Street Frites

Belgian-American cuisine, where you'd least expect it

sausexterior©2011susanogan-3Photo: Susan Ogan

T

he Government Center area may be known for its Irish bars, seafood joints, and the Italian food of the nearby North End, but Saus Boston is sweetening things up in the neighborhood with the the unexpected combination of Belgian-American fusion, served up Belgian-street-food-café style. Menus don’t come any simpler or tempting than this, with the likes of Belgian Liège waffles. But the specialty here (yeah, we know, invented by the French and not the Belgians) is the pomme frites—peeled, cut, soaked, and fried in a process that takes a full day—and the secret is the 10 dipping “saus”es that come with them. Absolutely everything is homemade, including those dips, which, true to Belgian tradition, are largely mayo based. We’re sticking with the best secret of all in this place: the bacon parmesan sauce. Sacré bleu! Montorio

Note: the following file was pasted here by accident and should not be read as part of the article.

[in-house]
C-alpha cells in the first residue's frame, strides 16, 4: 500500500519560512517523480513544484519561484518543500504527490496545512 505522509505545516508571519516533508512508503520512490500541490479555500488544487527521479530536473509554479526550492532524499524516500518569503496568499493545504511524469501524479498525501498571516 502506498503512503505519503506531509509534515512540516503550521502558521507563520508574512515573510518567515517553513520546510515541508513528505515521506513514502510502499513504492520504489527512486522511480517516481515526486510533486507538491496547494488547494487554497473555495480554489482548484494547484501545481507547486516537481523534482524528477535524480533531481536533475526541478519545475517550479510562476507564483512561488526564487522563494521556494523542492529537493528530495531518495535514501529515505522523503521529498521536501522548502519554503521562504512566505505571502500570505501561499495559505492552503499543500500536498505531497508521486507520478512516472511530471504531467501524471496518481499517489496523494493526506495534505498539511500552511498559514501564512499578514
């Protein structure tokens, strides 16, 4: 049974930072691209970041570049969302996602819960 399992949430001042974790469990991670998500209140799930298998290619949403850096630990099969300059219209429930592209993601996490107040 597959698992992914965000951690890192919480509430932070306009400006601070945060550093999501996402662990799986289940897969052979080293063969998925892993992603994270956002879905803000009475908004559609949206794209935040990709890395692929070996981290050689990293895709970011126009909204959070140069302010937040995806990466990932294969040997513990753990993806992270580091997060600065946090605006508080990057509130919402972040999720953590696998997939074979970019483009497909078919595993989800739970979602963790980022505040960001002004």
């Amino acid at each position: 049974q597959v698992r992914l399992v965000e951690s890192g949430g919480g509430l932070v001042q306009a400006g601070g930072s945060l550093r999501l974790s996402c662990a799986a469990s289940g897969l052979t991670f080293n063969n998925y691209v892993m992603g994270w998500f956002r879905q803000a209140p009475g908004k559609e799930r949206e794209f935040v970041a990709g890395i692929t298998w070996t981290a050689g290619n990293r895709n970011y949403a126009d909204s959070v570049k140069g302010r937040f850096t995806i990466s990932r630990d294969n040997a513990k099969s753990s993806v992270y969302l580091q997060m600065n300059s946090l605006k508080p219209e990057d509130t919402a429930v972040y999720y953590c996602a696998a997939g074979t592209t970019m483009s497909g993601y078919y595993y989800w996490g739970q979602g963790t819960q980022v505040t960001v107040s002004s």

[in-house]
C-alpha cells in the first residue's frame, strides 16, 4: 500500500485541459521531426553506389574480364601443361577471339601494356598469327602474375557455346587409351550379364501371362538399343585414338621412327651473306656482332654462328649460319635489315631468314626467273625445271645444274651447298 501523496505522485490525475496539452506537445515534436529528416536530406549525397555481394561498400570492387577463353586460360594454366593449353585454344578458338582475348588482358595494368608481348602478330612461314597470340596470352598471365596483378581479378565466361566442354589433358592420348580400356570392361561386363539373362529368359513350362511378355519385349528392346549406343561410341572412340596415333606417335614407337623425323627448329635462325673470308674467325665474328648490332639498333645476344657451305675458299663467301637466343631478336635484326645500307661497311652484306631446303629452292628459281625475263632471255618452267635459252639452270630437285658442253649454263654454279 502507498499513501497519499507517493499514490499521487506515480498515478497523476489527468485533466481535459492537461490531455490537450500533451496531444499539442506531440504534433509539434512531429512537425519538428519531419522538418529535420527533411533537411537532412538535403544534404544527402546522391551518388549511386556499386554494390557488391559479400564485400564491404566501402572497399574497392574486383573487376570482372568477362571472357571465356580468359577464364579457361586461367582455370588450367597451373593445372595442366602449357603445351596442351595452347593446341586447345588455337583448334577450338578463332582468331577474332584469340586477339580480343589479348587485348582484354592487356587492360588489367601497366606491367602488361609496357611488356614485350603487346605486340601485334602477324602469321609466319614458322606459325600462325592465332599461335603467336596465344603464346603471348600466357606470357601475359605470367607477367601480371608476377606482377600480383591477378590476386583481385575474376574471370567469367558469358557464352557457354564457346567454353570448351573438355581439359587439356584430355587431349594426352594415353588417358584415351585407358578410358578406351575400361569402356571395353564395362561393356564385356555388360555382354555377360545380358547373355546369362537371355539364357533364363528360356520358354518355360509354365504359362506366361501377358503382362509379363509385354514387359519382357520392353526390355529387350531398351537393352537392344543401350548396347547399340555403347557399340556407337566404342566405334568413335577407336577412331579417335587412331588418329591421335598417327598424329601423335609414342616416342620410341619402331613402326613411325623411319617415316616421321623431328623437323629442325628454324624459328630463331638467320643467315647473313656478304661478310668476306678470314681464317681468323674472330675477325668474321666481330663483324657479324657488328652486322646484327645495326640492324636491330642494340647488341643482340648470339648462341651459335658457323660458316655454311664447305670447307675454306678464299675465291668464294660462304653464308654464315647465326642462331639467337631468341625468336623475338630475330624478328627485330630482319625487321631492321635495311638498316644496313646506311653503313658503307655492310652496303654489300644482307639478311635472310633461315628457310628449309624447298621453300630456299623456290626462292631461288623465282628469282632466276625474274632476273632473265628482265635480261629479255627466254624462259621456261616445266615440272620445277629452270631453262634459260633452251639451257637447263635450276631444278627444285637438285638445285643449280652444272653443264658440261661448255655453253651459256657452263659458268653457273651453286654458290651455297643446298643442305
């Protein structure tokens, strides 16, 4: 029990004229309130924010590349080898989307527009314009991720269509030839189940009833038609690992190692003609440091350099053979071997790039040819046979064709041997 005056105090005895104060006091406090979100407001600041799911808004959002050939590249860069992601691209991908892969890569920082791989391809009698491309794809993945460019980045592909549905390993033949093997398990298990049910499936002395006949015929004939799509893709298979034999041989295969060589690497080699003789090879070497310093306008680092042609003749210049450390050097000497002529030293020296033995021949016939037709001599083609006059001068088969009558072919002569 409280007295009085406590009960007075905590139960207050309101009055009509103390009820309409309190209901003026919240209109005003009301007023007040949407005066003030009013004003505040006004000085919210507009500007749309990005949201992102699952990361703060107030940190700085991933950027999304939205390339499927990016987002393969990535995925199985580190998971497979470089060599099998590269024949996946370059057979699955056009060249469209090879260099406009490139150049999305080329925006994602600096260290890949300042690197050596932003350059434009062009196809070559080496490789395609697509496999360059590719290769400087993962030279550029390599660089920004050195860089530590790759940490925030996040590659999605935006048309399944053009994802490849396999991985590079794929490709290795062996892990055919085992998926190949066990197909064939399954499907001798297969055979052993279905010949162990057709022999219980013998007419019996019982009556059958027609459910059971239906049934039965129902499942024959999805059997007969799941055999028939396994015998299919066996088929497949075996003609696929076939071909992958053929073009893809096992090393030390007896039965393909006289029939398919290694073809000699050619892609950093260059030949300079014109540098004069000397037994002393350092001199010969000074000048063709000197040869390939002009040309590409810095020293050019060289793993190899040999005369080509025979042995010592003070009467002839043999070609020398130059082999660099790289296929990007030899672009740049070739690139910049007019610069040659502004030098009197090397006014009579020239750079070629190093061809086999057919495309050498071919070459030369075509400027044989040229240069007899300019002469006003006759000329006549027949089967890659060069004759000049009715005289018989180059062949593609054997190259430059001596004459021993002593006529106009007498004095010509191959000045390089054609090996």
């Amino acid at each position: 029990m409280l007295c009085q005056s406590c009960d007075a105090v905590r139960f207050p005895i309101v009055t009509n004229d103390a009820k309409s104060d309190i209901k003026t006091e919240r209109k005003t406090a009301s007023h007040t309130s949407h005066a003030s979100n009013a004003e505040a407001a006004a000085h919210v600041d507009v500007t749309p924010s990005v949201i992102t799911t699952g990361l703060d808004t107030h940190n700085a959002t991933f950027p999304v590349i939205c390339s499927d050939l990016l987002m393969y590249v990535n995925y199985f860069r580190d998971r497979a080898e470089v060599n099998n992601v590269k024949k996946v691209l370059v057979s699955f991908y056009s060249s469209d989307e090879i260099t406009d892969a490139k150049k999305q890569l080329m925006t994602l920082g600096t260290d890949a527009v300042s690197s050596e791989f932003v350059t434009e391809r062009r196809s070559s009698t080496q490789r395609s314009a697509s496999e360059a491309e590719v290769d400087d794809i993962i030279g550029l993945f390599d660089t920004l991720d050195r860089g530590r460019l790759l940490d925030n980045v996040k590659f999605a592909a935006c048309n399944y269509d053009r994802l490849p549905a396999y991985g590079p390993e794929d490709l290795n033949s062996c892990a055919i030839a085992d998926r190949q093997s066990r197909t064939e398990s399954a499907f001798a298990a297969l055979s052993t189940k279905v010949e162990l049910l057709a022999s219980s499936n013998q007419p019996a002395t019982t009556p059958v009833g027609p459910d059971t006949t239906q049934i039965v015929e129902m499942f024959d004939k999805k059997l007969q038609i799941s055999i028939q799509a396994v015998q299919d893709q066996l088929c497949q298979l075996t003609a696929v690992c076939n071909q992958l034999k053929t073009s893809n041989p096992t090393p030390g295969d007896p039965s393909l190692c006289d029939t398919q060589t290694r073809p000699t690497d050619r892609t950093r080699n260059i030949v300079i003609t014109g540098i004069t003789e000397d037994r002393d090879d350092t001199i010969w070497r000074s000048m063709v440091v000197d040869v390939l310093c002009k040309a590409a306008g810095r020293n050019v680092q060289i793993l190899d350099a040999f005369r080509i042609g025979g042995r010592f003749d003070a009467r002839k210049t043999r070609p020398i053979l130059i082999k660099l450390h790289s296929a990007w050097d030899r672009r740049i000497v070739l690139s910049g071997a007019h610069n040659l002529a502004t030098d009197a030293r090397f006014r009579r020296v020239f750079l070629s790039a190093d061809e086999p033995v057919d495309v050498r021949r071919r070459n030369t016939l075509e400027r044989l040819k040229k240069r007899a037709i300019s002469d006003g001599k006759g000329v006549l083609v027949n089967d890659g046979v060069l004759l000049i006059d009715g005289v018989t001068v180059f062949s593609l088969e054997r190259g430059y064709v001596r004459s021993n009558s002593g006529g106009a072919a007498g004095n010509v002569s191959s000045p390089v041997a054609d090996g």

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There are more than 800 beers produced in Belgium, whose citizens consume an average of 150 liters of beer per person per year.

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